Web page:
Why this Southeast Asian country is Obama's best hope for relations with the Muslim world.
After three previous cancellations, U.S. President Barack Obama has finally made his long-overdue visit to Indonesia, where he lived for four years as a child. The trip provides the perfect venue to use his personal history to reset an engagement strategy with international Muslim communities that has proved strikingly deficient.
Indonesia is not only the fourth-most populous country in the world, it is also the nation with the largest Muslim population — larger than Egypt, Iran, Iraq, Saudi Arabia, and Syria combined. Indonesians have traditionally practiced a moderate form of Islam while, more recently, also committing to modern democracy. Indonesia’s strong economy quickly shrugged off the global recession and is forecast to grow 6.3 percent next year, according to the Asian Development Bank. Indonesians are proud of Obama’s personal ties to their country and remember the compassionate American response to 2004’s devastating tsunami. Indonesians continue to give high favorability and confidence ratings to the United States (59 percent) and Muslim Indonesians to Obama personally (65 percent), according to the Pew Research Center.
In other Muslim countries, however, disappointment with Obama reigns. His speech last year at Cairo University promised a new beginning between the United States and Muslims around the world, one based on mutual interest and mutual respect. The implication was that George W. Bush’s offending policies would be set right and a more sensitive nomenclature deployed. Gone were such phrases as war on terror, war of ideas, and violent Islamic extremism.
Nevertheless, only a year after the speech, Pew found that U.S. favorability in Egypt, the largest Arab country by far, had dropped from 27 percent to 17 percent — five points lower than it was during Bush’s final year in office. In Jordan, it dipped from 25 percent to 21 percent. The proportion of Muslims who felt confident in Obama fell in all seven countries polled by Pew.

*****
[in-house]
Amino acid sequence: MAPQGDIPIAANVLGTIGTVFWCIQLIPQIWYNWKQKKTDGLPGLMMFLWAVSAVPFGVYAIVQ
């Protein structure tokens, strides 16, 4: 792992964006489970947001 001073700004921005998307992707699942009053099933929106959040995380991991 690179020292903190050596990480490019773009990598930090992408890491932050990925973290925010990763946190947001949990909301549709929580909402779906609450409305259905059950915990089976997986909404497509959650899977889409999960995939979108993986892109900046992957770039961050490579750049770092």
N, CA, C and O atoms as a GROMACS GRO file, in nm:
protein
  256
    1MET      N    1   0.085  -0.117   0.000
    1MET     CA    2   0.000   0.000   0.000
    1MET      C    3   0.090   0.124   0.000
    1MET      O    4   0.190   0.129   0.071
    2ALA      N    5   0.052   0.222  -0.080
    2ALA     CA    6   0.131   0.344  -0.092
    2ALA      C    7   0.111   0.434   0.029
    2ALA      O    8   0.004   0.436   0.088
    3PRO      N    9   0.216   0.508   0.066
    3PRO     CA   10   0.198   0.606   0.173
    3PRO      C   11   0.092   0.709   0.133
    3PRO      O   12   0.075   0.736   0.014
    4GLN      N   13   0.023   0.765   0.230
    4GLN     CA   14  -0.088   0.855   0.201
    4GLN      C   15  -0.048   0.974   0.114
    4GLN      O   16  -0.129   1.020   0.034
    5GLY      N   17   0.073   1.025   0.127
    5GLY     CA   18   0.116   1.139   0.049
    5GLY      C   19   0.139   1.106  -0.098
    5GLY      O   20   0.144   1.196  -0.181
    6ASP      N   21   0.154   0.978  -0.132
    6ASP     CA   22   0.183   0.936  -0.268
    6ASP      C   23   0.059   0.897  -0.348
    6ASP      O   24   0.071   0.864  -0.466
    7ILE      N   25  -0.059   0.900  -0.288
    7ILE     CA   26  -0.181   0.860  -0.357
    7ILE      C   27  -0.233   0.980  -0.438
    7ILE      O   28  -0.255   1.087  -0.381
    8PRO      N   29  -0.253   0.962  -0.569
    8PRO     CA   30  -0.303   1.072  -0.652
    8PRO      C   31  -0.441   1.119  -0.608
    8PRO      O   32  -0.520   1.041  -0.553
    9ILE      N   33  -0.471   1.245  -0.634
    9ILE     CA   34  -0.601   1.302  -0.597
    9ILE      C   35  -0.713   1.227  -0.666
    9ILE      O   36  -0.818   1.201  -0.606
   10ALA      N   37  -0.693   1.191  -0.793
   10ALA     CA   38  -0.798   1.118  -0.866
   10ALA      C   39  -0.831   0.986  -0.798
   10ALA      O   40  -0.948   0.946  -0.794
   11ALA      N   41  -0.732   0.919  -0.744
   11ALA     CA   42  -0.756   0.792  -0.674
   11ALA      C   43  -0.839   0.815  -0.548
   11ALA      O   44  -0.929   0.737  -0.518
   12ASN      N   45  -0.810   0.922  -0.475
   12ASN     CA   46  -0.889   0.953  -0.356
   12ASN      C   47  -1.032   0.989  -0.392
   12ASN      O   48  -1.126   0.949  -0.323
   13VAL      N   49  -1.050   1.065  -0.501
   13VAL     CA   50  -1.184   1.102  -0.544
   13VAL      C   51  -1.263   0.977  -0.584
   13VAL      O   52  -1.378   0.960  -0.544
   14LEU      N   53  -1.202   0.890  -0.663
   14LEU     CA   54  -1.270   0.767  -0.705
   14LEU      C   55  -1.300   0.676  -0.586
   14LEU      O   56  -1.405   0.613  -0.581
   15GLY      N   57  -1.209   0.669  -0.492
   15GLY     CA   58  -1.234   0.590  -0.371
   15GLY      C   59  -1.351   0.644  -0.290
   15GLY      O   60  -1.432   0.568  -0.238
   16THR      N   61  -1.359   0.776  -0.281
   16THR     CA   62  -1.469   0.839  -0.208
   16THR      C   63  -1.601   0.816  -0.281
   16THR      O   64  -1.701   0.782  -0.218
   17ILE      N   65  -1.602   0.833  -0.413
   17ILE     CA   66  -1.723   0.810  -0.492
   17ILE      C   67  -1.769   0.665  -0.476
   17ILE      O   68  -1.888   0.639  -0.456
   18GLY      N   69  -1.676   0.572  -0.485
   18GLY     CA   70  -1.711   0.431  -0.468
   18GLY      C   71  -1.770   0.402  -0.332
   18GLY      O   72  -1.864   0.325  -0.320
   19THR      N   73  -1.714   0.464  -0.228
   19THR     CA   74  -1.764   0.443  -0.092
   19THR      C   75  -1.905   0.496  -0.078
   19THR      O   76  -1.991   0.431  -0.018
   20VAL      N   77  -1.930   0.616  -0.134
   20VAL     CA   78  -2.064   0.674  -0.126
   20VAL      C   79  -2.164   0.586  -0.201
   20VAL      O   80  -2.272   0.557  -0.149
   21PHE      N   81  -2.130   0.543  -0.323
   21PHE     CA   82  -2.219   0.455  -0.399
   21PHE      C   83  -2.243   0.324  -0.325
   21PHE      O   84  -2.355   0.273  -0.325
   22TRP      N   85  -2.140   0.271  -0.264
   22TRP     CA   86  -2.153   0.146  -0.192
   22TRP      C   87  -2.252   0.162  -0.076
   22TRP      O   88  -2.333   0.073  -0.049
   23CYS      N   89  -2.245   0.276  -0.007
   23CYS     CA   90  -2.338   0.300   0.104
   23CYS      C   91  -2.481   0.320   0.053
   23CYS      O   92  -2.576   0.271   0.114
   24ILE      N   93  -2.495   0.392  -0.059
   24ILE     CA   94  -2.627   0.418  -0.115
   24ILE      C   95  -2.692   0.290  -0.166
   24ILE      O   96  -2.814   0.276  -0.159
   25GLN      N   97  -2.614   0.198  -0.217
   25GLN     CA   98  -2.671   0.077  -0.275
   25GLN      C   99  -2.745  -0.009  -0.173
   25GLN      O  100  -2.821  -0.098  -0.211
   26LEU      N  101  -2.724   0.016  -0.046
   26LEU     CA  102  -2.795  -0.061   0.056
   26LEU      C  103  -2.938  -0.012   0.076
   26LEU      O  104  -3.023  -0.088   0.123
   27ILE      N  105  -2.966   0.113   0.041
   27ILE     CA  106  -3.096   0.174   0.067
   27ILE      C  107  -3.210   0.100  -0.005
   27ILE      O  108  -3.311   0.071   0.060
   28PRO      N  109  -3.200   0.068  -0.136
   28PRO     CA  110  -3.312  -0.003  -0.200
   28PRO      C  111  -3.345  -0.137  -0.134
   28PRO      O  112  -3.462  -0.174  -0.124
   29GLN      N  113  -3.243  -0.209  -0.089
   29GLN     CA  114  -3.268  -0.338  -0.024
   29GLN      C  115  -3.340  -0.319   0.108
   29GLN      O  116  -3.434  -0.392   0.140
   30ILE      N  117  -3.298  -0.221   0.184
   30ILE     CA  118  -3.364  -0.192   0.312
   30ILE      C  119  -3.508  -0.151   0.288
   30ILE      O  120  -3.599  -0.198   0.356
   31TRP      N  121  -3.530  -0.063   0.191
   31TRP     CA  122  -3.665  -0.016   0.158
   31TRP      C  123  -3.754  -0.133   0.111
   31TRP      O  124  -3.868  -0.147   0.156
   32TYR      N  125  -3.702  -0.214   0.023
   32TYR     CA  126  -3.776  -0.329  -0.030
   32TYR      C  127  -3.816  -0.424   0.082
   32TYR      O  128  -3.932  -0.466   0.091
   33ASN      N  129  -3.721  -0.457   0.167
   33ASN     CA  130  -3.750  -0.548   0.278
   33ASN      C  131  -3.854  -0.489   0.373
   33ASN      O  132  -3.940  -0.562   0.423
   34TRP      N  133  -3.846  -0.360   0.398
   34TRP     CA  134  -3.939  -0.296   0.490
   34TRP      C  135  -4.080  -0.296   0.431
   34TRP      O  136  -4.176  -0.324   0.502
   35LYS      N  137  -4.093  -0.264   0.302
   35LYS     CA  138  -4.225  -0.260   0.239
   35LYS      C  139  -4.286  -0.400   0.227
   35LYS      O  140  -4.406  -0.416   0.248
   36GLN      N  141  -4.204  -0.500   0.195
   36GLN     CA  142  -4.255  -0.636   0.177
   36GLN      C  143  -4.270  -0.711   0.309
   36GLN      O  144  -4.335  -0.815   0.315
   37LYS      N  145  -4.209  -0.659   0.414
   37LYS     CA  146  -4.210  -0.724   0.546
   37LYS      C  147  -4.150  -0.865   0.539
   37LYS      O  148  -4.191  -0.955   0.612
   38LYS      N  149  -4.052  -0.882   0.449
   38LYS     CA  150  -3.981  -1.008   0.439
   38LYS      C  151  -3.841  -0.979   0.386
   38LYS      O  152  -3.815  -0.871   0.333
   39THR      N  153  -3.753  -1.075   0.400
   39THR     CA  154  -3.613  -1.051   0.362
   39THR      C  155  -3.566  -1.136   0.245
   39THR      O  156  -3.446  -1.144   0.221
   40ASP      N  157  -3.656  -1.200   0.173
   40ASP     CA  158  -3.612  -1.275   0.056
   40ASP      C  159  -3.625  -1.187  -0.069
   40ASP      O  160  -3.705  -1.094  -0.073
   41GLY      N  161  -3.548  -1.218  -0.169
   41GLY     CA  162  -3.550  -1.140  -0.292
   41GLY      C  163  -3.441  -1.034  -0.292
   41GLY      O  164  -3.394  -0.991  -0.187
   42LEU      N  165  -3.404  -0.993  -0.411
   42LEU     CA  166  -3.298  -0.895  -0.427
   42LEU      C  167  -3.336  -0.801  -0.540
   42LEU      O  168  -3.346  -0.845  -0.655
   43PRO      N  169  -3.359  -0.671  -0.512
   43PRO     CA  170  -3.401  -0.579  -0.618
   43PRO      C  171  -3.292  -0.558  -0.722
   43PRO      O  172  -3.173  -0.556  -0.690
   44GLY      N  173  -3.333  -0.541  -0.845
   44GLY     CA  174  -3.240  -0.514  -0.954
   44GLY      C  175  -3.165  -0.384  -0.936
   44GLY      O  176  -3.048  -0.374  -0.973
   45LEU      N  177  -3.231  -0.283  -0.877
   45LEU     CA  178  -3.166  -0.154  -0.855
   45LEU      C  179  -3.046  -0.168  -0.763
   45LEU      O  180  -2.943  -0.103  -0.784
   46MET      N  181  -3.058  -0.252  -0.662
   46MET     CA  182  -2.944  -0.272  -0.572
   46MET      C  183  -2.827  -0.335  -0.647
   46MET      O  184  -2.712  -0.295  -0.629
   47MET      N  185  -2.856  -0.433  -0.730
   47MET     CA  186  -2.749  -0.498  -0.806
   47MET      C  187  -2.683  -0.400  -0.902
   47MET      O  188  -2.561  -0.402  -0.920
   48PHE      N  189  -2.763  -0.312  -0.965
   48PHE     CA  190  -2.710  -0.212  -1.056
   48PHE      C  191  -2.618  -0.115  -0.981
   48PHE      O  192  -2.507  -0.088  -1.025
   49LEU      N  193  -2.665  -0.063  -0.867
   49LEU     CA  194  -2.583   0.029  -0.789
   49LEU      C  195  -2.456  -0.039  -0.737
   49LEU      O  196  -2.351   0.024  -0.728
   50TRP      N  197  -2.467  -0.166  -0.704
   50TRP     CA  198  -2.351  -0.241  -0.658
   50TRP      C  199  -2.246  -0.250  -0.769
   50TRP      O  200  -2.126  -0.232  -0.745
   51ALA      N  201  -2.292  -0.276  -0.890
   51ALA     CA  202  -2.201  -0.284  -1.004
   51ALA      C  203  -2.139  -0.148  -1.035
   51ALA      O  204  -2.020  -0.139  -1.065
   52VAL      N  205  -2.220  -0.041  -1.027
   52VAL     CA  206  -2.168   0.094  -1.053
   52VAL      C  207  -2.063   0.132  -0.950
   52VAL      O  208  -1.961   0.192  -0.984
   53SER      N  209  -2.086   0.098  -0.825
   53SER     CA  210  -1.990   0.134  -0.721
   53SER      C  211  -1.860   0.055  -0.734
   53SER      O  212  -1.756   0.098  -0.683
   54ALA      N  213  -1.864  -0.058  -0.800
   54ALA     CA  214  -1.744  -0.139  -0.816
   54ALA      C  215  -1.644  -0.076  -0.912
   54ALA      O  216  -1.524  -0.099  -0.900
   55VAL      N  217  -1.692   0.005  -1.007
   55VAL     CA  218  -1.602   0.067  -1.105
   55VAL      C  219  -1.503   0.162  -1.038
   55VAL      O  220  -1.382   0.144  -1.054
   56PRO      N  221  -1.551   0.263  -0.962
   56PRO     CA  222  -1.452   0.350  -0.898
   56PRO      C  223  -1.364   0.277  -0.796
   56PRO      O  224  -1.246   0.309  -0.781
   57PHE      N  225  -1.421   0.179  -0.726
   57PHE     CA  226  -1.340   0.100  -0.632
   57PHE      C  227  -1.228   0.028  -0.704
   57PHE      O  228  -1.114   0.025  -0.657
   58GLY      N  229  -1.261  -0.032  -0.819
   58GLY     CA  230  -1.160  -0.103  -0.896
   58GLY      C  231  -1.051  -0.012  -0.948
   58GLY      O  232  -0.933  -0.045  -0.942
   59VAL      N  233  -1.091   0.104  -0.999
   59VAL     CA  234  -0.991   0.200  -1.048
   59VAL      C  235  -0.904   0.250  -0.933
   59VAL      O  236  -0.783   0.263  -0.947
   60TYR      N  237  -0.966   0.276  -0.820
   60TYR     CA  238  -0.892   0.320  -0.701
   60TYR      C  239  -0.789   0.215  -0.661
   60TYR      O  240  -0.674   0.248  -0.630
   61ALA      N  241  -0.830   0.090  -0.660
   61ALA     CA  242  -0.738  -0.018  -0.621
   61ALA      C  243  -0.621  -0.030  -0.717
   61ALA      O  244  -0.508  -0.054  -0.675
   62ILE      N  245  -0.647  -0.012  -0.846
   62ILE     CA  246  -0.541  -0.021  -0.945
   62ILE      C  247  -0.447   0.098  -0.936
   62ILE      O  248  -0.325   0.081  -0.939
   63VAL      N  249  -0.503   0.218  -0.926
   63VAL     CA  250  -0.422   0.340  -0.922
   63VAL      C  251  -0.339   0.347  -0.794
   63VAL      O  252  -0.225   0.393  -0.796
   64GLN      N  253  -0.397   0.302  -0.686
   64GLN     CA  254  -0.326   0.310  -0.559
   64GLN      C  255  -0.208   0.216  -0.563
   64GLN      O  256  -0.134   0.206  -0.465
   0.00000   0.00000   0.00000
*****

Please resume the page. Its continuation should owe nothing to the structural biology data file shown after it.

A survey by Zogby International, released by the Brookings Institution in August, was even worse. In April and May 2009, 51 percent of the respondents in the six Arab countries polled expressed optimism about U.S. policy in the Middle East. A year later, the figure had dropped to 16 percent. Clearly, Arabs especially have been disillusioned by Obama’s inability to make headway toward peace between Israelis and Palestinians, and by what they perceive as continuity between Bush’s policies in Iraq and Afghanistan and those of the current White House.
None of these developments should have come as a surprise. Perhaps people in the Middle East, like many Americans, feel disappointed because they were oversold on Obama’s abilities or simply saw him as a blank slate on which they could write their own hopes.
Much of the blame, however, rests with Obama’s strategy. His main point in Cairo was that he was breaking with the past, with no concrete admission that U.S. interests would persist and no attempt to advocate for the importance of America’s presence and values in the world. His expectation was that increased popularity would translate into policy breakthroughs.
Unfortunately, the breakthroughs did not materialize, and Obama has achieved little. His biggest mistake was a failure to reframe the corrosive narrative of the West being at war with Islam that continues to threaten Americans and keeps Muslim communities from achieving great potential. In a September PBS interview, former British Prime Minister Tony Blair said that the powerful narrative that Islam is under oppression from the West, that the West is hostile, has become embedded in the Muslim imagination — not just among a violent minority but among a peaceful but hostile majority.